I believe that neither unbridled capitalism nor socialism is a viable and stable long term economic model. There is a happy medium.  A just system must reward ambition, innovation and hard work while punishing greed, deception and predation.

I accept that wealth confers many advantages but having a disproportionate influence on public policy should not be one.

I believe that government is the least corrupt of our choices for providing for the common good. 

I believe that while a conservative wants his or her children to be better off than they, I believe a true liberal wants his or her children to be better people than we.


Jared said...

Are you running for office? Can I recommend it?

Pliny-the-in-Between said...

Hey jared! How are you?
No not running for office just definning what i'd like to see in a candidate

Jared said...

I'd settle for just half of those in a single candidate.

I'm not too bad, got laid off a few weeks ago, was doing environmental testing for almost a year. I'm going back into IT, seems much more stable, has better pay, and fewer hazardous chemicals. I could tell you some seriously scary stories about coal power plants, particularly lignite ones...enough mercury per cubic meter to make a barometer...

What's most unusual about the current political climate is that neither party seems to pay much attention to factual evidence. They cherry pick data until it fits their agenda.

Pliny-the-in-Between said...

Sorry to hear about your difficulties, though as you say, it's probably healthier in the long run - is that plant one of those clean coal plants we keep hearing about?

Unfortunately you are right about the reality disconnect on both sides of the political map.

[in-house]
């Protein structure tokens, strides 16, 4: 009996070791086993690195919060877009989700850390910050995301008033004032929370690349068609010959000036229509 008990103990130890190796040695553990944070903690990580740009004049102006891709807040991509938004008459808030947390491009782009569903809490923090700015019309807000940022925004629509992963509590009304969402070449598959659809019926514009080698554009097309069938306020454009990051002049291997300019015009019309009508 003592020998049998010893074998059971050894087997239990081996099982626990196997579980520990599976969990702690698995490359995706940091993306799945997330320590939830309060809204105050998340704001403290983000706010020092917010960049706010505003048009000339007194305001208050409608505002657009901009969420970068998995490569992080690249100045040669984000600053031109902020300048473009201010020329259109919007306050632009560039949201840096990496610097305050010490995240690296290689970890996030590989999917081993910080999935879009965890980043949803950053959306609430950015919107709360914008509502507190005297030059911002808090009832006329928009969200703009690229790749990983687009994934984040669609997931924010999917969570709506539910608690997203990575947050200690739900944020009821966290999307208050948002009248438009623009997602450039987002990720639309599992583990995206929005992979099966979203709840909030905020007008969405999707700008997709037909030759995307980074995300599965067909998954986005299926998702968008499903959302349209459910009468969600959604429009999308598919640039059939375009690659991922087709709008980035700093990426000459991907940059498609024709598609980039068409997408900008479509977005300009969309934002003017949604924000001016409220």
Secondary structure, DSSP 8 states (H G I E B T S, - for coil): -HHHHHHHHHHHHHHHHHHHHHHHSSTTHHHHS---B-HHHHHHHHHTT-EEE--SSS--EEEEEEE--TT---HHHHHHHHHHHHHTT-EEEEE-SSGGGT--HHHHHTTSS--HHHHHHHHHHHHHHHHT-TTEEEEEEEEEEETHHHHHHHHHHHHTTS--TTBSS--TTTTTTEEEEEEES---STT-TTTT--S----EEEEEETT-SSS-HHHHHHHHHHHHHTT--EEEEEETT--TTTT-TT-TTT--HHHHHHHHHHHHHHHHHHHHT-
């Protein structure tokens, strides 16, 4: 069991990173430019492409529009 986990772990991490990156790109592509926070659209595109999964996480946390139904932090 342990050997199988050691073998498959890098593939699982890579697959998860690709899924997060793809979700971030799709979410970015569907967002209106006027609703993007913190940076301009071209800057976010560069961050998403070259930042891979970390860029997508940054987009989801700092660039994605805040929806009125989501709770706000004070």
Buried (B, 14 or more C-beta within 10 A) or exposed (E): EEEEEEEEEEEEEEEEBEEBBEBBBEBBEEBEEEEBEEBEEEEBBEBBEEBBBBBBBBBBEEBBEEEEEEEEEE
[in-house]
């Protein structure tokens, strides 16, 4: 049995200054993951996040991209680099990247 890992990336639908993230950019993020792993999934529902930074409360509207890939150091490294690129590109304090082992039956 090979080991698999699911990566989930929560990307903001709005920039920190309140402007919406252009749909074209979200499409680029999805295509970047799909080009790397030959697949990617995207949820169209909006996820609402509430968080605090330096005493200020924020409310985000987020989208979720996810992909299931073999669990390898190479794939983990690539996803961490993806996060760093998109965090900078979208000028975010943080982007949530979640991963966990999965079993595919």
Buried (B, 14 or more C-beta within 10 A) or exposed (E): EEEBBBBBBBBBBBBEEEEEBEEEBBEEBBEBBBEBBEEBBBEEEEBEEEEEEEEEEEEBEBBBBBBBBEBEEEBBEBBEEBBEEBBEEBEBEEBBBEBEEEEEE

Jared said...

Well "clean coal," aside from being an oxymoron, refers to several technologies they use to reduce mercury, SO2, and NOX emissions. Some of these do help, namely Syngas conversion which heats and partially oxidizes coal into CO and H2 which is then run through scrubbers before burning. Using coal in this way produces similar stack emissions as natural gas, but cannot use the existing coal power plants. Other technologies include additives (bromine, mostly) and steam treatment of flu gas.

The only way that actually works for all types of coal is syngas conversion, but this is also relatively inefficient and expensive and would require coal to be much cheaper than natural gas. Lignite and sub-bituminous plants should already be closed, bituminous and anthracite plants aren't as bad.

There's your Coal 101 class.

Pliny-the-in-Between said...

Good to know - while on the subject, what's your take on hydrofracking related to natural gas?

Pliny-the-in-Between said...

Good to know - while on the subject, what's your take on hydrofracking related to natural gas?

Jared said...

Wow, that's a deep question...

Just like oil drilling, there are many environmentally responsible ways to do it and many more potentially disastrous ways. If the formation is truly hydrologically isolated, it is fine.